“Although there was a 13% decline in production in response to weaker demand, with the business being impacted by mining cost inflation in southern Africa, unit cost increases were limited to 5%” Of the $558 million EBITDA, Botswana alone brought in $385 million with rough diamonds from Debswana having sold at $139 per carat on average. De Beers Group owns 50 % Of Debswana, and Diamond Trading Company Botswana (DTCB).
De Beers Group’s other worldwide interest spans into the lucrative midstream and downstream space with business such as Foevermark, the Group’s jewelry retail outfit, ElementSix, the industrial technology and manufacturing company, as well as LightBox the newly established synthetic diamonds brand operating from United States. Botswana Government owns 15 % of De Beers Group, the remaining 85 % is owned by Anglo American PLC.
A squeaky and glittering metaphoric smile was the look reflected from the Pula against the greenback this week and money market researchers lean this on optimism following Monday’s announcement of another Covid-19 vaccine which is said to have boosted emerging market economies.
With other emerging market currencies, the Pula too reacted to optimism and fanfare on the new Covid-19 vaccine against the weakening US dollar which has been losing its shine since the uncertainty laden US elections.
After bouncing back into the Johannesburg Stock Exchange (JSE) last week Friday, following a year of being in the freezer, the Choppies stock started this week with much fluidity.
Choppies was suspended in both the Botswana Stock Exchange and its secondary listing at the JSE for failure to publish financial results. Choppies suspension on Botswana Stock Exchange was lifted on 27 July 2020. On Friday last week, when suspension was being lifted, Choppies explained that this came into fruition “following extensive engagement with the JSE.”
Choppies stock, prior to suspension, hit a mammoth decline in value of more than 60 percent, especially in September 2018. Waking from a 24 month freezer, last week the Choppies share price was at R0.64 and the stock did not make any movement.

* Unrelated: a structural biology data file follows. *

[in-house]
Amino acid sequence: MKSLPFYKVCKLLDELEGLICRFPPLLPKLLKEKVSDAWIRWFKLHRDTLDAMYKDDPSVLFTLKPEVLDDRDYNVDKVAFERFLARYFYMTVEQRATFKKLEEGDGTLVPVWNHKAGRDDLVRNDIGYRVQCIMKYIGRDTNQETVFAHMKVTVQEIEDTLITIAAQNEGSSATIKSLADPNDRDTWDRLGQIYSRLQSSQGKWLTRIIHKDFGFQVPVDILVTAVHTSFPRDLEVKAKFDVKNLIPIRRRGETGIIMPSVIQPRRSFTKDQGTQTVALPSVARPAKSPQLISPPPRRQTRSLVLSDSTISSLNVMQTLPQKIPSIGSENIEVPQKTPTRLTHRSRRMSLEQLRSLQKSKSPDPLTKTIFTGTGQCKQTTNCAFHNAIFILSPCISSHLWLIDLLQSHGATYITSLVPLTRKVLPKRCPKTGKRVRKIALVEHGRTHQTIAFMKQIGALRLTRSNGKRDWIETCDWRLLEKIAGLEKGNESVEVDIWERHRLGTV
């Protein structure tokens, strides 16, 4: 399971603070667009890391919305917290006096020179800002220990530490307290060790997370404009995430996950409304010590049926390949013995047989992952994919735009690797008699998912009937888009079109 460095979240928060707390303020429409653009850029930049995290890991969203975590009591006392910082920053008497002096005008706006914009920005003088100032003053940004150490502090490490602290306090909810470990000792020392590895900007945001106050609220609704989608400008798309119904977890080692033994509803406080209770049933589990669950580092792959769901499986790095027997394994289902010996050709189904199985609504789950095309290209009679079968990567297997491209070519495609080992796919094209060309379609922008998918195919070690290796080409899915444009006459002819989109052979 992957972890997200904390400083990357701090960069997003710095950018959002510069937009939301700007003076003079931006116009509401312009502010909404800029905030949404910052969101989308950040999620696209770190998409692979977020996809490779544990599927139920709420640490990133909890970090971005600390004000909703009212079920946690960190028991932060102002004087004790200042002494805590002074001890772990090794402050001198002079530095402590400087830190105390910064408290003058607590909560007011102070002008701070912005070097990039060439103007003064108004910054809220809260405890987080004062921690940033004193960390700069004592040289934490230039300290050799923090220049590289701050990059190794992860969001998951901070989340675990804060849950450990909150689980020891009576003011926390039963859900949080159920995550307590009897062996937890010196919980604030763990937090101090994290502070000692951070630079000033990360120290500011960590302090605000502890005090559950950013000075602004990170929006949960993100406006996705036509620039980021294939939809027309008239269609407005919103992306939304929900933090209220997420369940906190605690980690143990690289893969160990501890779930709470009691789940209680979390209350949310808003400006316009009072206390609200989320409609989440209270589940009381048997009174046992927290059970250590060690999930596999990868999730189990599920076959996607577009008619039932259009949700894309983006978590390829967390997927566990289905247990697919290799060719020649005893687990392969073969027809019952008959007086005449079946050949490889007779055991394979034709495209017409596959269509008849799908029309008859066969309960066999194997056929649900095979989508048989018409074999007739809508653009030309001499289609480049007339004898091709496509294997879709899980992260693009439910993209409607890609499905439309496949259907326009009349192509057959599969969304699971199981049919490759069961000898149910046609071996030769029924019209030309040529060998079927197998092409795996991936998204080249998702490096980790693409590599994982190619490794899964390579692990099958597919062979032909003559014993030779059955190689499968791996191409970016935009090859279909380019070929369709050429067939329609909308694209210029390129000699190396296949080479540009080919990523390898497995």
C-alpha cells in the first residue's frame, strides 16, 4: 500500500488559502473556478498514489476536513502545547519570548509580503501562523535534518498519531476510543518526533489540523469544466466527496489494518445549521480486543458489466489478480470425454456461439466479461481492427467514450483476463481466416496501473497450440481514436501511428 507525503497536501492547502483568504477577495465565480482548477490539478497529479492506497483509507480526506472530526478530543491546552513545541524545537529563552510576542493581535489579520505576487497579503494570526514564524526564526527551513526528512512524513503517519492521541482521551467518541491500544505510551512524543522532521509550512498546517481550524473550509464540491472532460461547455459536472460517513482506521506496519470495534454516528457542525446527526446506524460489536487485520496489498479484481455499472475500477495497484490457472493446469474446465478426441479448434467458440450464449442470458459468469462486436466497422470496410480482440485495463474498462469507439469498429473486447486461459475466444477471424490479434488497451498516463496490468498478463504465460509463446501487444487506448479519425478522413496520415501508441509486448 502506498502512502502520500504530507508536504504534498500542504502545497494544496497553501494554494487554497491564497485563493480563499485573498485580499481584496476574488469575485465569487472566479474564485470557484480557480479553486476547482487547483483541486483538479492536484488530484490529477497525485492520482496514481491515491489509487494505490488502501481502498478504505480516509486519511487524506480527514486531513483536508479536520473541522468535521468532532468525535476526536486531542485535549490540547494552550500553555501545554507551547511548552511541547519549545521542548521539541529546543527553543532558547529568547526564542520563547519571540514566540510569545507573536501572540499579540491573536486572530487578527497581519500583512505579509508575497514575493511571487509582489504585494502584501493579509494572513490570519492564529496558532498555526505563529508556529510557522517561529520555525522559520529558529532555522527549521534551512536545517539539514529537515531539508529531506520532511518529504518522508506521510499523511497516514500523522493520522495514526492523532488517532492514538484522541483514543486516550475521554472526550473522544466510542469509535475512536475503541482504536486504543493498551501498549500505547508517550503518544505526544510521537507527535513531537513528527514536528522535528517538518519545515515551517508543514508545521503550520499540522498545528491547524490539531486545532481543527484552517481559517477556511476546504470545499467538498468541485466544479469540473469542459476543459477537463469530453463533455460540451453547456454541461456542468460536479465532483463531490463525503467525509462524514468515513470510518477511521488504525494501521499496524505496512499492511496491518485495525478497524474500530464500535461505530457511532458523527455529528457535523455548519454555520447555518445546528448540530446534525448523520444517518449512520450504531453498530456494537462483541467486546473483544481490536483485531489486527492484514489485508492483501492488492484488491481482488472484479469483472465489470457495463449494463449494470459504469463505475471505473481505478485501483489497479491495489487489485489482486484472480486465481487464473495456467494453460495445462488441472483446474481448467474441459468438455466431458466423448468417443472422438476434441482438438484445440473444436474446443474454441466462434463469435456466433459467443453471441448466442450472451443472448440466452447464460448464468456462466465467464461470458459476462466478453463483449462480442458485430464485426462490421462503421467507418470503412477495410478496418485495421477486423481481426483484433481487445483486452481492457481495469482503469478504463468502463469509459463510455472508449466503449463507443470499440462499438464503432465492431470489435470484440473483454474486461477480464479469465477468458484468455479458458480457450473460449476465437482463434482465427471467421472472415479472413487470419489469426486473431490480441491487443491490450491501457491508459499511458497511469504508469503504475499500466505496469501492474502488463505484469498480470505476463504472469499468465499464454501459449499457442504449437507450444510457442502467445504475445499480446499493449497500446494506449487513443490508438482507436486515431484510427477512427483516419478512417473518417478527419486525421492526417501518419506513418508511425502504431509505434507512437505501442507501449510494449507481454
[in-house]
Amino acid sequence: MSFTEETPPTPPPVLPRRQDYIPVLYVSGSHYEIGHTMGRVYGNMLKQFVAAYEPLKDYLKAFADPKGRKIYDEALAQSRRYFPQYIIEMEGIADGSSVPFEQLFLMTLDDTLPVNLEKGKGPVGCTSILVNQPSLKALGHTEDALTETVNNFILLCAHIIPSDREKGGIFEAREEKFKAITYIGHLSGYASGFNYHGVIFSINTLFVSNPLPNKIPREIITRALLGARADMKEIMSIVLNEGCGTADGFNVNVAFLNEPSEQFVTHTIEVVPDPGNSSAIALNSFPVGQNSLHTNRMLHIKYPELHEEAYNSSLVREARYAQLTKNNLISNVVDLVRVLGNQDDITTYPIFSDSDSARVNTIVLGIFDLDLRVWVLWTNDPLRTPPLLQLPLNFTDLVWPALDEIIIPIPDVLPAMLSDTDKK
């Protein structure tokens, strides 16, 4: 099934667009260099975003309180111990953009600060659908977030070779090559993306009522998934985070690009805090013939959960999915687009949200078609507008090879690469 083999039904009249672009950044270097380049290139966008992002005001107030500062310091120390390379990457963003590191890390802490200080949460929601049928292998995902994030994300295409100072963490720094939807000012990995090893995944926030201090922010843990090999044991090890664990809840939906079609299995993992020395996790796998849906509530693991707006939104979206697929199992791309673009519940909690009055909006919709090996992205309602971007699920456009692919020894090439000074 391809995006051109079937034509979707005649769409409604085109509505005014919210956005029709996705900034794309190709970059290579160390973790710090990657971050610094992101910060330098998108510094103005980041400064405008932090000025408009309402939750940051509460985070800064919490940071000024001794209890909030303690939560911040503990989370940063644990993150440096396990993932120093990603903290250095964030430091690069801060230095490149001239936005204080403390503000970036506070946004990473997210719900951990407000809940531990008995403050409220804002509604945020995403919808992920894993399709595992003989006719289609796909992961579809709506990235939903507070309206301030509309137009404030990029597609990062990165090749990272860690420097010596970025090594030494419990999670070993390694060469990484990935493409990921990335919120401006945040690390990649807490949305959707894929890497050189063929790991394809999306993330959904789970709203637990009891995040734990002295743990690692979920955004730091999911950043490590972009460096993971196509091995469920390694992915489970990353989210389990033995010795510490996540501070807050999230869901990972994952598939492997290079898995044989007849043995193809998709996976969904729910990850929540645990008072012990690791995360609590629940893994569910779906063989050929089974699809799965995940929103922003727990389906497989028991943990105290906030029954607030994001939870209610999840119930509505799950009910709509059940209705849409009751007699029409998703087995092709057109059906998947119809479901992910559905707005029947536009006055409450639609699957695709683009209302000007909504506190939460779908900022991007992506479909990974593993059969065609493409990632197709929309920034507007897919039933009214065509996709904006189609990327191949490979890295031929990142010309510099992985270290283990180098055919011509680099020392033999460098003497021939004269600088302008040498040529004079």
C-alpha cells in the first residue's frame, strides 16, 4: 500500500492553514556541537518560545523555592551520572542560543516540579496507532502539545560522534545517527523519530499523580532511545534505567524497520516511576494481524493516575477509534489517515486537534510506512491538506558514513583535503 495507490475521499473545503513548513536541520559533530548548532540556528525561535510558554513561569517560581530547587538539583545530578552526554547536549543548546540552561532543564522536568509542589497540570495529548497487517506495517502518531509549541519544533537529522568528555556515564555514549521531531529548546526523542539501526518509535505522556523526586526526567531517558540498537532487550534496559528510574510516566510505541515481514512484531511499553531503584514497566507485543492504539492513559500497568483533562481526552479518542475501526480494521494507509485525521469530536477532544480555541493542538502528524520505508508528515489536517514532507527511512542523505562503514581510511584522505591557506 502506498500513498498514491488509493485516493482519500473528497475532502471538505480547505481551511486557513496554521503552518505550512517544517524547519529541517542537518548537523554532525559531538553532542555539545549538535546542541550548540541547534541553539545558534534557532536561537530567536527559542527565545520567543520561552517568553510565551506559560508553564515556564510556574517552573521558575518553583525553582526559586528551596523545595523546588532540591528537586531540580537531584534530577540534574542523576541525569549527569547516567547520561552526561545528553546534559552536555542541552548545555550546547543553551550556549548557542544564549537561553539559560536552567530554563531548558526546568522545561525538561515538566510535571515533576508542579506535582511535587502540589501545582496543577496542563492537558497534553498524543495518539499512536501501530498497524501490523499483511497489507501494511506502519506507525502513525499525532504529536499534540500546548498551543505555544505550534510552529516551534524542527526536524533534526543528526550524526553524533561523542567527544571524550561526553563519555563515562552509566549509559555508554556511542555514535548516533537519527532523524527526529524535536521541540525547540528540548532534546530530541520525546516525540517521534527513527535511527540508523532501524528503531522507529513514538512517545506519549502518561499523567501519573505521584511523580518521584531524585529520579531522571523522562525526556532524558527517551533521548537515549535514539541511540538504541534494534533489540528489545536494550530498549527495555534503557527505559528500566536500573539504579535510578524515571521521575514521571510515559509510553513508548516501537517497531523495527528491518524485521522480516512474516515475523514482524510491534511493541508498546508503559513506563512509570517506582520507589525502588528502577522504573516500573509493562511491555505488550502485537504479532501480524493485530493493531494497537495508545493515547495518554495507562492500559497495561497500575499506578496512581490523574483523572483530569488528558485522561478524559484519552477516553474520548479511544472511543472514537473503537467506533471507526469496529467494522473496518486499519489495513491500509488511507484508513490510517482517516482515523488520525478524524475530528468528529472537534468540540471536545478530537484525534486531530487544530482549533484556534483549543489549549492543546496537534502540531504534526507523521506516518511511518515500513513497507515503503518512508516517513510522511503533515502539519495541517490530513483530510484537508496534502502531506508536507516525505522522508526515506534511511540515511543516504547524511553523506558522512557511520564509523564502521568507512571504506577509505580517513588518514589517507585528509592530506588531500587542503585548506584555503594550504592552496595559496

However, Monday was the day when Choppies stock moved vibrantly, albeit volatile. Choppies’ value was on a high volatile mood on Monday, reaching highs of 200 percent. At noon, the same Monday, the Choppies share had reached R1.05. Before taking an uphill movement, Choppies stock slightly slipped by 2 cents. But the Choppies share rode up high and by lunch time the stock had reached the day’s summit of R2.00 and that was at 13:30 when investors were buying the stock for lunch.
The same eventful Monday saw gloom on the faces of Choppies rivals, when Choppies gained by 220.31 percent around lunch time its rivals in the JSE Food & Drug Retailers sector were licking wounds. Spar lost 2.94 percent, Pick Pay fell by 2.43 percent, Shoprite 7.52 percent and Dis-Chem 1.98 percent. The only gainer was Clicks by a paltry 0.51 percent.
In an interview with BusinessPost, Choppies sponsors at the JSE PSG Capital Managing Director Johan Holtzhausen explained that the retailer’s stock was in high demand after a long suspension. He said when a company list or a suspension is lifted the market needs to find itself on the pricing of the share.
“Initially when the suspension was lifted there were more buyers than sellers. As far as we could see this created a shortage of shares so to speak and resulted in the price at which the shares traded going to R1.20 and eventually R2.05 before finding its level around R0.80 sent from a JSE perspective.
This is marked dynamics and reflect that there are investors that are positive about the stock in the long run. This is a snapshot over a short period and one requires a longer period to draw further conclusions,” said Holtzhausen in an interview talking about the Choppies stock.
On Monday this week where the Choppies value grew by 200 percent, the stock took a turn looking down, closing the day at R0.87 from a high of R2.00. According to local stockbroker Motswedi Securities on Monday while there was no movement by Choppies in the local stock exchange as the retailer appeared on the board as 141,000 shares traded at P0.60 each.
However in Choppies’ secondary listing the stock price rallied to over 200 percent during intraday trading on Monday before losing steam and declining to around R0.87 share.
Before press yesterday Choppies opened the market with the stock starting the day at R0.80 then went flat for few hours before taking a slide downward, dropping 5 cents in 30 minutes. Choppies then went flat at R0.75 for 50 minutes yesterday before going up at 10:20 am where it nearly recovered the open day price of 80 cents, but was shy of 1 cent. From 79 cents the price went flat until noon.
Competition and Consumer Authority (CCA) has revealed that in its assessment of the Jet take over by Foschini, there were considerations on possible market rivalry and a clash in targeted classes.
According to a merger decision notice seen by this publication this week, high considerations were made to ensure that Foschini’s takeover of Jet is not anyhow an elimination of rivalry or competition or if the two entities; the targeted and the acquiring enterprise serves the same class of customers or offer the same products, to elude the anti-trust issues or a stretch of monopoly.
The two entities are South African retailers whose services stretched to Botswana shores. Last month local anti-trust body, CCA, received an acquisition proposal from South African clothing retailer, Foschini, stating their intentions to take-over Jet.